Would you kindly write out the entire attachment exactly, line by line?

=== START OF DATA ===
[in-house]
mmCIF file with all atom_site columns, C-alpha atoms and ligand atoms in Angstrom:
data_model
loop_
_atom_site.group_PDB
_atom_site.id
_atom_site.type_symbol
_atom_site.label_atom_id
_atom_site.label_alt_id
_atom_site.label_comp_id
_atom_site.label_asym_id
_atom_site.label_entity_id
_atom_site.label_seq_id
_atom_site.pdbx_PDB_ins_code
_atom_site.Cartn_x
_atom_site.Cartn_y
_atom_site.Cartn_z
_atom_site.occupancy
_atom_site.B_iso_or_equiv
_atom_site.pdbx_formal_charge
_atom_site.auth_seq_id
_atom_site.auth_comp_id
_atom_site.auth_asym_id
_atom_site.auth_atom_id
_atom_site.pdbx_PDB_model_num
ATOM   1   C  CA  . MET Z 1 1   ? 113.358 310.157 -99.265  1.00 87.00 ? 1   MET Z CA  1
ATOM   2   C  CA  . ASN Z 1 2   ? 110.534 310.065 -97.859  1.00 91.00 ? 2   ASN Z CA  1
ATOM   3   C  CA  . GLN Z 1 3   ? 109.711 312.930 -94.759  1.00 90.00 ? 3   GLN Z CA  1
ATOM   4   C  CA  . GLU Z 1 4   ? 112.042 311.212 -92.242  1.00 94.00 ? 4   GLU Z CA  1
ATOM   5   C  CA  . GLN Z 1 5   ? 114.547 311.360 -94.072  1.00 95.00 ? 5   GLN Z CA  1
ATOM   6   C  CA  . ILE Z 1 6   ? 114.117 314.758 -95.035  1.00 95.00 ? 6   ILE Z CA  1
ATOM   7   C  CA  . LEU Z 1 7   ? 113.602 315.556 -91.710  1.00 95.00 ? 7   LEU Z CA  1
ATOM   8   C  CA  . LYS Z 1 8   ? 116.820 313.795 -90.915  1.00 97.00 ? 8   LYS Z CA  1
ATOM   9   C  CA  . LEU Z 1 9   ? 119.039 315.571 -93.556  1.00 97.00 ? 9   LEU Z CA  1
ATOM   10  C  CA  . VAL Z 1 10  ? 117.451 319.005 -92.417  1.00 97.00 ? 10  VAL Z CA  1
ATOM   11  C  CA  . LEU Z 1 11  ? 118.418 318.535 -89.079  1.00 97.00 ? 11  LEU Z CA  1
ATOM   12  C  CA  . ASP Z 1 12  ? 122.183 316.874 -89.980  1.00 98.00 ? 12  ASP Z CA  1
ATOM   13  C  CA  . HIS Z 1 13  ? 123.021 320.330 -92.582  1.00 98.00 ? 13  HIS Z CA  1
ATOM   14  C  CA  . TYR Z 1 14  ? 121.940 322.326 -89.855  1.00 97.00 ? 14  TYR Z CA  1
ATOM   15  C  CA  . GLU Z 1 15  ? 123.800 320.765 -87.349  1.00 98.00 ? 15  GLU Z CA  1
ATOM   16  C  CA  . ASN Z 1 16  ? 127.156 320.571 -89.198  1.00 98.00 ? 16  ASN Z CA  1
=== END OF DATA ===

[in-house]
mmCIF file with all atom_site columns, C-alpha atoms and ligand atoms in Angstrom:
data_model
loop_
_atom_site.group_PDB
_atom_site.id
_atom_site.type_symbol
_atom_site.label_atom_id
_atom_site.label_alt_id
_atom_site.label_comp_id
_atom_site.label_asym_id
_atom_site.label_entity_id
_atom_site.label_seq_id
_atom_site.pdbx_PDB_ins_code
_atom_site.Cartn_x
_atom_site.Cartn_y
_atom_site.Cartn_z
_atom_site.occupancy
_atom_site.B_iso_or_equiv
_atom_site.pdbx_formal_charge
_atom_site.auth_seq_id
_atom_site.auth_comp_id
_atom_site.auth_asym_id
_atom_site.auth_atom_id
_atom_site.pdbx_PDB_model_num
ATOM   1   C  CA  . MET Z 1 1   ? 113.358 310.157 -99.265  1.00 87.00 ? 1   MET Z CA  1
ATOM   2   C  CA  . ASN Z 1 2   ? 110.534 310.065 -97.859  1.00 91.00 ? 2   ASN Z CA  1
ATOM   3   C  CA  . GLN Z 1 3   ? 109.711 312.930 -94.759  1.00 90.00 ? 3   GLN Z CA  1
ATOM   4   C  CA  . GLU Z 1 4   ? 112.042 311.212 -92.242  1.00 94.00 ? 4   GLU Z CA  1
ATOM   5   C  CA  . GLN Z 1 5   ? 114.547 311.360 -94.072  1.00 95.00 ? 5   GLN Z CA  1
ATOM   6   C  CA  . ILE Z 1 6   ? 114.117 314.758 -95.035  1.00 95.00 ? 6   ILE Z CA  1
ATOM   7   C  CA  . LEU Z 1 7   ? 113.602 315.556 -91.710  1.00 95.00 ? 7   LEU Z CA  1
ATOM   8   C  CA  . LYS Z 1 8   ? 116.820 313.795 -90.915  1.00 97.00 ? 8   LYS Z CA  1
ATOM   9   C  CA  . LEU Z 1 9   ? 119.039 315.571 -93.556  1.00 97.00 ? 9   LEU Z CA  1
ATOM   10  C  CA  . VAL Z 1 10  ? 117.451 319.005 -92.417  1.00 97.00 ? 10  VAL Z CA  1
ATOM   11  C  CA  . LEU Z 1 11  ? 118.418 318.535 -89.079  1.00 97.00 ? 11  LEU Z CA  1
ATOM   12  C  CA  . ASP Z 1 12  ? 122.183 316.874 -89.980  1.00 98.00 ? 12  ASP Z CA  1
ATOM   13  C  CA  . HIS Z 1 13  ? 123.021 320.330 -92.582  1.00 98.00 ? 13  HIS Z CA  1
ATOM   14  C  CA  . TYR Z 1 14  ? 121.940 322.326 -89.855  1.00 97.00 ? 14  TYR Z CA  1
ATOM   15  C  CA  . GLU Z 1 15  ? 123.800 320.765 -87.349  1.00 98.00 ? 15  GLU Z CA  1
ATOM   16  C  CA  . ASN Z 1 16  ? 127.156 320.571 -89.198  1.00 98.00 ? 16  ASN Z CA  1